Troop Leading Procedures (TLP)

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Troop leading procedures (TLPs) extend the military decision-making process (MDMP) to the small-unit level. The MDMP and TLP are similar but not identical. They are both linked by the basic Army problem-solving process. Commanders with a coordinating staff use the MDMP as their primary planning process. Company-level and smaller units lack formal staffs and use TLP to plan and prepare for operations. This places the responsibility for planning primarily on the commander or small-unit leader.

Troop Leading Procedures (TLP)

Troop leading procedures are a dynamic process used by small-unit leaders to analyze a mission, develop a plan, and prepare for an operation (ADP 5-0). These procedures enable leaders to maximize available planning time while developing effective plans and preparing their units for an operation.

Leaders typically perform TLP while working alone or with a small group to solve tactical problems. For example, a company commander may use the executive officer, first sergeant, fire support officer, supply sergeant, and communications sergeant to assist during TLP.

The type, amount, and timeliness of information passed from a higher echelon to a lower echelon headquarters directly impacts the lower unit leader’s TLP.

Parallel Planning (with Higher Headquarters)

The type, amount, and timeliness of information passed from higher to lower headquarters directly impact the lower unit leader’s TLP. The solid arrows depict when a higher headquarters’ planning event could start TLP of a subordinate unit. However, events do not always occur in the order shown. For example, TLP may start with receipt of a warning order (WARNORD), or they may not start until the higher headquarters has completed the MDMP and issues an operation order (OPORD). WARNORD’s from higher headquarters may arrive at any time during TLP. Leaders remain flexible. They adapt TLP to fit the situation rather than try to alter the situation to fit a preconceived idea of how events should flow.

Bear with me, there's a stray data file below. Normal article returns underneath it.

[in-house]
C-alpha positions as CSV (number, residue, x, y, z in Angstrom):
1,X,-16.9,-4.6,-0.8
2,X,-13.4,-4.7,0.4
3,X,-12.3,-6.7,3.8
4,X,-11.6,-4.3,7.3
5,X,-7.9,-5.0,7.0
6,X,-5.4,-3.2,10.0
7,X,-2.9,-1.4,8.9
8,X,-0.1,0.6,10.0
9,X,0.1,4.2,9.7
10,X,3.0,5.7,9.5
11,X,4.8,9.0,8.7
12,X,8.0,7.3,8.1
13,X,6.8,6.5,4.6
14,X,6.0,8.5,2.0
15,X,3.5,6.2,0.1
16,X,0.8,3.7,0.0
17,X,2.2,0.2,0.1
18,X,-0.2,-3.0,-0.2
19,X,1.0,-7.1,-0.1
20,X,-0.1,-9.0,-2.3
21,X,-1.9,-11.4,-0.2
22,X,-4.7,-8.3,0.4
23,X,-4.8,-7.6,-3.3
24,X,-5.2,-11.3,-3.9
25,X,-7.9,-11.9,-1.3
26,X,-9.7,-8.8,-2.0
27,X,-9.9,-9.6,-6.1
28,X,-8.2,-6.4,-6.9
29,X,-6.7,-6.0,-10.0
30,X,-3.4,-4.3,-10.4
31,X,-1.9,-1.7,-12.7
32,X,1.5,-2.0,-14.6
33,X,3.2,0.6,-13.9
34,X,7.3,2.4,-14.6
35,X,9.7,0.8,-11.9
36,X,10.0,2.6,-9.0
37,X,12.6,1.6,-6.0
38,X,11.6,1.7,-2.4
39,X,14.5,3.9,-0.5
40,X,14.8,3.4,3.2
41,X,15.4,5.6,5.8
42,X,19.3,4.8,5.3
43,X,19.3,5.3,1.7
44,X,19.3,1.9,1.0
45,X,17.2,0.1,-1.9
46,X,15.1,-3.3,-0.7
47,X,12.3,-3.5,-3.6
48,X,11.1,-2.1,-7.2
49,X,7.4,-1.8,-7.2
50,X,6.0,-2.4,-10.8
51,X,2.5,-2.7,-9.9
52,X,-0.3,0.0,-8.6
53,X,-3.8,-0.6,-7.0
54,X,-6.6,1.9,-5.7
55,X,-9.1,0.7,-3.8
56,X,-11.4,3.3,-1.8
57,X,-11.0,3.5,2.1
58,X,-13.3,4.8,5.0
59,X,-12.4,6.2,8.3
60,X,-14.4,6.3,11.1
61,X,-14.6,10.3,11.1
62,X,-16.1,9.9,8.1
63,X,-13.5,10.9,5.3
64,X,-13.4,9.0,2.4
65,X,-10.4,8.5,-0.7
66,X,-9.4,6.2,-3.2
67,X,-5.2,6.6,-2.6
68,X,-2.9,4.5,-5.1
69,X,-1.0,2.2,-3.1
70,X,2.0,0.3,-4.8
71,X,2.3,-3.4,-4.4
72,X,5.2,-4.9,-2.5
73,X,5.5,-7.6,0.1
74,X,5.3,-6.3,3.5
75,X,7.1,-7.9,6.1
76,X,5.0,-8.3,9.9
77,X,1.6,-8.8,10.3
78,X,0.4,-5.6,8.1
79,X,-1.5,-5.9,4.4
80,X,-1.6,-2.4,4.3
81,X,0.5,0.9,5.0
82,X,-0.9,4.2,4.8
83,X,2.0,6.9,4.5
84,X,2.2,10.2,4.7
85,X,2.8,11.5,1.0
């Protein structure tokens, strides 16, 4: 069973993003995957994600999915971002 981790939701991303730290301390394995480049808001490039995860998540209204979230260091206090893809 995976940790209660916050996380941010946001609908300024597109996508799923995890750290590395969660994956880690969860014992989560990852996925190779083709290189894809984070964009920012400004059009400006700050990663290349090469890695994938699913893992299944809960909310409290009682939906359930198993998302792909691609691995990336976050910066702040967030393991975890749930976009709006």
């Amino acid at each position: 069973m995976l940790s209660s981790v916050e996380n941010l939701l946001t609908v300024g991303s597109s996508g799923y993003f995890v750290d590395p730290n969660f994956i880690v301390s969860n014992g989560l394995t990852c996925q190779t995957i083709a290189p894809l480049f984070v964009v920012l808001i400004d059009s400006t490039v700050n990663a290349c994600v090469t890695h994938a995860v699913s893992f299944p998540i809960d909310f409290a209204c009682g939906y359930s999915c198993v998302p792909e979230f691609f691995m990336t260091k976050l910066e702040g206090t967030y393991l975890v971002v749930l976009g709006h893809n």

Editor’s note: Army leaders employ several methodologies for planning, determining the appropriate mix based on the scope and understanding of the problem, time available, and availability of a staff. Army planning methodologies include the Army design methodology (ADM), military decision-making process (MDMP), troop leading procedures (TLP), rapid decision-making and synchronization process (RDSP), and Army problem solving. All five planning methodologies are discussed in The Battle Staff SMARTbook.

BSS7: The Battle Staff SMARTbook, 7th Ed. (Planning & Conducting Multidomain Operations)This article is an extract from "BSS7: The Battle Staff SMARTbook, 7th Ed. (Planning & Conducting Multidomain Operations)" by The Lightning Press. Download a free PDF sample and learn more at:  BSS7: The Battle Staff SMARTbook, 7th Ed. (Planning & Conducting Multidomain Operations).

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